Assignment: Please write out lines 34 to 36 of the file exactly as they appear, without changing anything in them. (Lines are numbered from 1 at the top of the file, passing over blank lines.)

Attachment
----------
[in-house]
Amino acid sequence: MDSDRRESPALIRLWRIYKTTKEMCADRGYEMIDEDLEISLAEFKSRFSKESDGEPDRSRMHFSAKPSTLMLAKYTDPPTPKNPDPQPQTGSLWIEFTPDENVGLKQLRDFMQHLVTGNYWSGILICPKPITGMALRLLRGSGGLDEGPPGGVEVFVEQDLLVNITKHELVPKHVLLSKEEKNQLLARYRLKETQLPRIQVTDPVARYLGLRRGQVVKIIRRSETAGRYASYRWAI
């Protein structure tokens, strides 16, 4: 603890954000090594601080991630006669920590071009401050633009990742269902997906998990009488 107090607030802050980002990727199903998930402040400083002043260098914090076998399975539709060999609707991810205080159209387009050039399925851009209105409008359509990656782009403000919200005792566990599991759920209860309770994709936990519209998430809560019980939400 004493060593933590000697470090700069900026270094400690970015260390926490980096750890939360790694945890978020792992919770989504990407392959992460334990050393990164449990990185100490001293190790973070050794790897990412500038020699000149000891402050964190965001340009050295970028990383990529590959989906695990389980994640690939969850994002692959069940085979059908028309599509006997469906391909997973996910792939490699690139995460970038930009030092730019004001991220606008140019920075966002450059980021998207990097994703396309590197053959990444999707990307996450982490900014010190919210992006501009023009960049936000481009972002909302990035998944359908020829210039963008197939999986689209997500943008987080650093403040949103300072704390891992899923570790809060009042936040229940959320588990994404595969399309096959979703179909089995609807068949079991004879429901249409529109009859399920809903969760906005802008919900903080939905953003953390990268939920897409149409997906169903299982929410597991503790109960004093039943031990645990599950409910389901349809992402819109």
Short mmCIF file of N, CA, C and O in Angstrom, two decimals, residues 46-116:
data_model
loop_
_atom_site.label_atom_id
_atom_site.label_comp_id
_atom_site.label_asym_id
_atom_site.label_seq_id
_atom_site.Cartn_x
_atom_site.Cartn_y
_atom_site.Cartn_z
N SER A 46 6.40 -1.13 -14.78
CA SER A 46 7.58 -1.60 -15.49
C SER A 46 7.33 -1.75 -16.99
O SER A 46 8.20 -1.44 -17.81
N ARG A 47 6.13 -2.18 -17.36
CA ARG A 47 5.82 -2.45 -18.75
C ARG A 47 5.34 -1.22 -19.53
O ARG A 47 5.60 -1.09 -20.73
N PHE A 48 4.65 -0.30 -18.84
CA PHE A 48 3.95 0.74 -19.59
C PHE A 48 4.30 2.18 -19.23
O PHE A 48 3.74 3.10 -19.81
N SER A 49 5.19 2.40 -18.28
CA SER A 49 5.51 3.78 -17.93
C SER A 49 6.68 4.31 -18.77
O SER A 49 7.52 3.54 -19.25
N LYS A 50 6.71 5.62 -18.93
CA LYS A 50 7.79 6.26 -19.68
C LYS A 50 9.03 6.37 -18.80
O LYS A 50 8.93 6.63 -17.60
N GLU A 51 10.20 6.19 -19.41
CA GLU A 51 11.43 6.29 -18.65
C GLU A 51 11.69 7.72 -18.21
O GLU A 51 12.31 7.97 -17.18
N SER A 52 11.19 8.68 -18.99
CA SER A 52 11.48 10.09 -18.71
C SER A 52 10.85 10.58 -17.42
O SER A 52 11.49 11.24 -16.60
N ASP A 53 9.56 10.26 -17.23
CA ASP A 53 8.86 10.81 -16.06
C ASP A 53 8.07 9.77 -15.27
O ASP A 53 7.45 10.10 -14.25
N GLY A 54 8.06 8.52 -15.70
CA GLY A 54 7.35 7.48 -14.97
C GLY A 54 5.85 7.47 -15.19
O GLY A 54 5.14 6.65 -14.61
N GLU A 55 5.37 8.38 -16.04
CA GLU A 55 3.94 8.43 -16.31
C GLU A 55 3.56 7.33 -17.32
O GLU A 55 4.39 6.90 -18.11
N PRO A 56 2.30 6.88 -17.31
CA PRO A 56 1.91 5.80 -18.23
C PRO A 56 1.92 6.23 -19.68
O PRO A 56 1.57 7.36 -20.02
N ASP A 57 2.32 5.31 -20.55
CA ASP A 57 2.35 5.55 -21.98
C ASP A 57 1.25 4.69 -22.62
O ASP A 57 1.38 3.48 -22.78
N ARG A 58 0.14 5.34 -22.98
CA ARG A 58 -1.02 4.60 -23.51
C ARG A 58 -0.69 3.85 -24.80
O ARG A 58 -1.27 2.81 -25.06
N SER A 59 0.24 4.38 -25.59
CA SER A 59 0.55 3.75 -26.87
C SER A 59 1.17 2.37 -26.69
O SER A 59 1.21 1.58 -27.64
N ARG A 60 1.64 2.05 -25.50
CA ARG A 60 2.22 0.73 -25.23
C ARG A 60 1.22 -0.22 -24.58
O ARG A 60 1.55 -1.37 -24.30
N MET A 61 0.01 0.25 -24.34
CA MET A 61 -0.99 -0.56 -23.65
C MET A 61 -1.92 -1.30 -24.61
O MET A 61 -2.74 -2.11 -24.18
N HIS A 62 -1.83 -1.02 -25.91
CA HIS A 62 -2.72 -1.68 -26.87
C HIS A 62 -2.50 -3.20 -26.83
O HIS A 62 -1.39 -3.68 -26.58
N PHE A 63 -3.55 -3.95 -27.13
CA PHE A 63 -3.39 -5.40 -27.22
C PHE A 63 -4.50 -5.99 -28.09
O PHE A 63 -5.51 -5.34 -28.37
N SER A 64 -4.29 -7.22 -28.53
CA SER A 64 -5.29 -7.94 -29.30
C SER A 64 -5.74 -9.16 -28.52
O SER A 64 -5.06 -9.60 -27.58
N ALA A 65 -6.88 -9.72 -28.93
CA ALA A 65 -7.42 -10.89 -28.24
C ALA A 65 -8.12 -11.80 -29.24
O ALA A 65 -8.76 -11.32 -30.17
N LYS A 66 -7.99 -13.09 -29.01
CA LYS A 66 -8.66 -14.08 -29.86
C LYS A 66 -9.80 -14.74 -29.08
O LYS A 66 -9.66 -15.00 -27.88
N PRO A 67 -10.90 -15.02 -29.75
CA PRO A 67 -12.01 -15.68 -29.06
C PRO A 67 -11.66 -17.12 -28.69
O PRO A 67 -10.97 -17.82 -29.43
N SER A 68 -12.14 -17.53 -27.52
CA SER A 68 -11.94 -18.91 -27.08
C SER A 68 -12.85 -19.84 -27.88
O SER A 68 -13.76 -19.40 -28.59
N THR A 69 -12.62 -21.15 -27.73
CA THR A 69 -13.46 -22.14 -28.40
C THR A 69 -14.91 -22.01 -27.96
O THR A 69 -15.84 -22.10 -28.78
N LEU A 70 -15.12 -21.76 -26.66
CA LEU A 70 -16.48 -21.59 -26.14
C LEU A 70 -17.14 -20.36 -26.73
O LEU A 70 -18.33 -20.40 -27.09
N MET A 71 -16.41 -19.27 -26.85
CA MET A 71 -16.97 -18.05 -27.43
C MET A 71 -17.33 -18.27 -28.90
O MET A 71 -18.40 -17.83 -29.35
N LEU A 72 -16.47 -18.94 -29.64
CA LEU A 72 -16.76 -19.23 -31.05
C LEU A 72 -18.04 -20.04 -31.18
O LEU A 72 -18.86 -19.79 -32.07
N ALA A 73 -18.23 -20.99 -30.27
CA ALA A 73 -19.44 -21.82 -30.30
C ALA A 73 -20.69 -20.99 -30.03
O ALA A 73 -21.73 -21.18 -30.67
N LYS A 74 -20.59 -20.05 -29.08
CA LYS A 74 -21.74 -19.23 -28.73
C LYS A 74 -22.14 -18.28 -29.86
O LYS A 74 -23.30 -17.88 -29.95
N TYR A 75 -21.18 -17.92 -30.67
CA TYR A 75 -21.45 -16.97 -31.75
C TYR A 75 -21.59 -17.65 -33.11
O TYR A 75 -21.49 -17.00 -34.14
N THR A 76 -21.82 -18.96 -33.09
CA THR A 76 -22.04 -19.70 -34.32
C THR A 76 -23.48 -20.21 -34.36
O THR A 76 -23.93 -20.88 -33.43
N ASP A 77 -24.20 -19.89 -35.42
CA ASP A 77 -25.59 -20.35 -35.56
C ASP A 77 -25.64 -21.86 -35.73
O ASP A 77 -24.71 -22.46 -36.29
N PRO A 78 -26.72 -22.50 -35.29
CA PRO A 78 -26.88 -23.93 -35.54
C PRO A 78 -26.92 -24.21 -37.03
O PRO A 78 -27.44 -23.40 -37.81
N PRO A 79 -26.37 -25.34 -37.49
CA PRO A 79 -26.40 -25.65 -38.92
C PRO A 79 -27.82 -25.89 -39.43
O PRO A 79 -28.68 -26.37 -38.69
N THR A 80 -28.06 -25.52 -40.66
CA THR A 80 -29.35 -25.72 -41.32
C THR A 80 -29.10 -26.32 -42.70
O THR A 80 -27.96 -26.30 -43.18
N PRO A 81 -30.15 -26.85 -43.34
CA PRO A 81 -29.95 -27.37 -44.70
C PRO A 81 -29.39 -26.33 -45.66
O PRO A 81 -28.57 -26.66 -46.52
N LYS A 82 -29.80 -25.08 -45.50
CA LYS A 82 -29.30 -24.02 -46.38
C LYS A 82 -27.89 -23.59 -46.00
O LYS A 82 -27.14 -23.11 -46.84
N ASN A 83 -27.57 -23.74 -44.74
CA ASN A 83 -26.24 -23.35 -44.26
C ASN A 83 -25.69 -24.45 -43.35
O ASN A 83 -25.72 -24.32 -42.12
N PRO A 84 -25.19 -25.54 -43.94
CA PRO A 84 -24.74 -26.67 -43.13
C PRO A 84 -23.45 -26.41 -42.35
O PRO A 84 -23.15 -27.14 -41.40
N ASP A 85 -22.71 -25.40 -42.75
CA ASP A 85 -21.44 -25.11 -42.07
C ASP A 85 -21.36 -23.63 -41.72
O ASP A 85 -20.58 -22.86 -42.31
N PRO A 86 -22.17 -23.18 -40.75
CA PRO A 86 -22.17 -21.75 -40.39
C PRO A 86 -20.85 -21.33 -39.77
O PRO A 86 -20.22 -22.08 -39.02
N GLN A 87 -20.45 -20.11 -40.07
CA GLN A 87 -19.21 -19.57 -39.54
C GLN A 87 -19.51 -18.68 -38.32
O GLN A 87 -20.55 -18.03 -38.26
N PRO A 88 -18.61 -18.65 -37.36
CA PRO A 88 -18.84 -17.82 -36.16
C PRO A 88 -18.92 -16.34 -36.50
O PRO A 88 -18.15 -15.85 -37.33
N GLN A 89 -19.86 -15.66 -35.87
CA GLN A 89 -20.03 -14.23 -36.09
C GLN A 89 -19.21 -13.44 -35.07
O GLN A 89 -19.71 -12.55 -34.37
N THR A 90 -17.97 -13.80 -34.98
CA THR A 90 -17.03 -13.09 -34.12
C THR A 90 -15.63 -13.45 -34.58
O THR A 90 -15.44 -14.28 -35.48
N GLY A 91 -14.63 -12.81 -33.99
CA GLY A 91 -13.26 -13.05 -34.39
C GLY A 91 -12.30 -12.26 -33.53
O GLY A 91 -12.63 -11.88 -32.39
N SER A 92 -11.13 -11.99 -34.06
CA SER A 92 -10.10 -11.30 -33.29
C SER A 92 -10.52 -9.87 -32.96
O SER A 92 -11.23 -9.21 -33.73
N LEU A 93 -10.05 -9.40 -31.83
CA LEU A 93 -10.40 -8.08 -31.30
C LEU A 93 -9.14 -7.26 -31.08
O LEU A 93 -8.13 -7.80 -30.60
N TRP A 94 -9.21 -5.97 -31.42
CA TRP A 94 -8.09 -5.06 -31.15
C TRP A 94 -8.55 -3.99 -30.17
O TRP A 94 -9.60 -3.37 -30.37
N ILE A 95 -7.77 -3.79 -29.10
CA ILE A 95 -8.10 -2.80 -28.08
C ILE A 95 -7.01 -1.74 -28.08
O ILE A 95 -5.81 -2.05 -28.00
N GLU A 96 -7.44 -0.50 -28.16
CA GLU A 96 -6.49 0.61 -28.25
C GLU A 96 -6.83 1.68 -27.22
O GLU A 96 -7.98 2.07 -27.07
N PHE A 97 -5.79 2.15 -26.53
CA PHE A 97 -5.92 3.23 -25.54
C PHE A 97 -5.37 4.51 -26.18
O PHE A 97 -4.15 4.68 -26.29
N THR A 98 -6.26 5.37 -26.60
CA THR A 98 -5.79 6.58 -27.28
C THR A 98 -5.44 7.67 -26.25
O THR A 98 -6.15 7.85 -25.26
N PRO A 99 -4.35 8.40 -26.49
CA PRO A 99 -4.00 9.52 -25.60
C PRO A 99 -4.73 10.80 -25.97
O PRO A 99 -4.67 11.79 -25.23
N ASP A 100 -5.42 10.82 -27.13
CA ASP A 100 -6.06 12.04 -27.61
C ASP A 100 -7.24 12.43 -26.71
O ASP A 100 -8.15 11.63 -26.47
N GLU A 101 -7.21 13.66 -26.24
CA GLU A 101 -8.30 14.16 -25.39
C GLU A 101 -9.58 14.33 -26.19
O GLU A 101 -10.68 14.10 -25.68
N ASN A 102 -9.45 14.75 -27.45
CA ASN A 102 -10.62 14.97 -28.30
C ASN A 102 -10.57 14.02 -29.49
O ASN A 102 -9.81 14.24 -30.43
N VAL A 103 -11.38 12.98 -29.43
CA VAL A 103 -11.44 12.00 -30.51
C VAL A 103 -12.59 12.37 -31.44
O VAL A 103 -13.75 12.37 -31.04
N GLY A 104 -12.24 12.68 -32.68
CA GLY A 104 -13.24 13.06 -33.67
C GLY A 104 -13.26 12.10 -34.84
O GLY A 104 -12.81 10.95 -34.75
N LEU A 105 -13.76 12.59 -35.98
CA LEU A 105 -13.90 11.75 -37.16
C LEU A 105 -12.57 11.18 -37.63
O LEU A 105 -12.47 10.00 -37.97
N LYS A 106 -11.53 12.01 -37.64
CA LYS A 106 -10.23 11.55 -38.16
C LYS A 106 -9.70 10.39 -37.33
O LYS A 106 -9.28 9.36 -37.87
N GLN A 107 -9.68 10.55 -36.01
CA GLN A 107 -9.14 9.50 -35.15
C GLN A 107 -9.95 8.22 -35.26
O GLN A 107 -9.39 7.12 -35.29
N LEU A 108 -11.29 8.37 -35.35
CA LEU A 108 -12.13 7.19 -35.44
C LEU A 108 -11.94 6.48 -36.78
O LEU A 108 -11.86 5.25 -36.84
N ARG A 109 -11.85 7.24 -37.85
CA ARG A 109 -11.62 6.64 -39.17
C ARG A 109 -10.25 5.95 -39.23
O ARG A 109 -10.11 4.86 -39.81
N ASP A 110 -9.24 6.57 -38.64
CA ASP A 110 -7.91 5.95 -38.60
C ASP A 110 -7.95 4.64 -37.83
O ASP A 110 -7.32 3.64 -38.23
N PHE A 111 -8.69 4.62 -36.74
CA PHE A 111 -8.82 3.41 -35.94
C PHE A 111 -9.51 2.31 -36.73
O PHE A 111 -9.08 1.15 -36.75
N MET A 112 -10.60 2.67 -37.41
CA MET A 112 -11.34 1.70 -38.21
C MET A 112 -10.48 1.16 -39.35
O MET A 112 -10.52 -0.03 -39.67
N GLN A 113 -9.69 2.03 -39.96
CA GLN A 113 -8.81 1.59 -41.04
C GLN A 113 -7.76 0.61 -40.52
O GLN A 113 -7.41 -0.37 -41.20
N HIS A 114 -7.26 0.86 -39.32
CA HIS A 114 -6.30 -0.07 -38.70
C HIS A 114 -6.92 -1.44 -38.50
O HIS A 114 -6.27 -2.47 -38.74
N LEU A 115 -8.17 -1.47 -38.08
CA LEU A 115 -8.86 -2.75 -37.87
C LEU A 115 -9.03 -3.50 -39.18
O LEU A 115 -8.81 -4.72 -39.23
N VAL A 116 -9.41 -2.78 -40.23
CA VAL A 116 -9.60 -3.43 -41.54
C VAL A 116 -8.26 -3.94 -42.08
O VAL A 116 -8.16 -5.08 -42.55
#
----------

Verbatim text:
N GLU A 51 10.20 6.19 -19.41
CA GLU A 51 11.43 6.29 -18.65
C GLU A 51 11.69 7.72 -18.21